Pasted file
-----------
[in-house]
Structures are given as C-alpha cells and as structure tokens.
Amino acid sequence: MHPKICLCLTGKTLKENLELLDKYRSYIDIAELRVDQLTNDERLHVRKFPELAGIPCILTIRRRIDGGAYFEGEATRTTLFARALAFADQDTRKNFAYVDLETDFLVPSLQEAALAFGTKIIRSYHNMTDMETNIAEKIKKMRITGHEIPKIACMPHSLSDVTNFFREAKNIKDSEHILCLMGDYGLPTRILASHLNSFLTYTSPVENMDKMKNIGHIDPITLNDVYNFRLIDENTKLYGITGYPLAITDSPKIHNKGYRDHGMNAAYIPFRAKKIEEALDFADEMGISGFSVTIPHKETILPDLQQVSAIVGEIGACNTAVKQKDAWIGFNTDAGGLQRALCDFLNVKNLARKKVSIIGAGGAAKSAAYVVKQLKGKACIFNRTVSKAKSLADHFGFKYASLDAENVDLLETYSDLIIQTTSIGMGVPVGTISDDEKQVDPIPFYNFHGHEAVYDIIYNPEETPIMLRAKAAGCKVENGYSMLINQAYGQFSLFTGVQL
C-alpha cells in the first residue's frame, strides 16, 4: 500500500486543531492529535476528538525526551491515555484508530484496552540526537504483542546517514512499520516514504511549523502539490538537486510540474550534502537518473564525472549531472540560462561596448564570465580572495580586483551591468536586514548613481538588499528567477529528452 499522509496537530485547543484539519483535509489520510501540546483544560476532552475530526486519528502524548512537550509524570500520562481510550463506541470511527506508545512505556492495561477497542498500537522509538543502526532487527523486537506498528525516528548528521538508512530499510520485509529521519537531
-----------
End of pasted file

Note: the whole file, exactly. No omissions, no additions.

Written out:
[in-house]
Structures are given as C-alpha cells and as structure tokens.
Amino acid sequence: MHPKICLCLTGKTLKENLELLDKYRSYIDIAELRVDQLTNDERLHVRKFPELAGIPCILTIRRRIDGGAYFEGEATRTTLFARALAFADQDTRKNFAYVDLETDFLVPSLQEAALAFGTKIIRSYHNMTDMETNIAEKIKKMRITGHEIPKIACMPHSLSDVTNFFREAKNIKDSEHILCLMGDYGLPTRILASHLNSFLTYTSPVENMDKMKNIGHIDPITLNDVYNFRLIDENTKLYGITGYPLAITDSPKIHNKGYRDHGMNAAYIPFRAKKIEEALDFADEMGISGFSVTIPHKETILPDLQQVSAIVGEIGACNTAVKQKDAWIGFNTDAGGLQRALCDFLNVKNLARKKVSIIGAGGAAKSAAYVVKQLKGKACIFNRTVSKAKSLADHFGFKYASLDAENVDLLETYSDLIIQTTSIGMGVPVGTISDDEKQVDPIPFYNFHGHEAVYDIIYNPEETPIMLRAKAAGCKVENGYSMLINQAYGQFSLFTGVQL
C-alpha cells in the first residue's frame, strides 16, 4: 500500500486543531492529535476528538525526551491515555484508530484496552540526537504483542546517514512499520516514504511549523502539490538537486510540474550534502537518473564525472549531472540560462561596448564570465580572495580586483551591468536586514548613481538588499528567477529528452 499522509496537530485547543484539519483535509489520510501540546483544560476532552475530526486519528502524548512537550509524570500520562481510550463506541470511527506508545512505556492495561477497542498500537522509538543502526532487527523486537506498528525516528548528521538508512530499510520485509529521519537531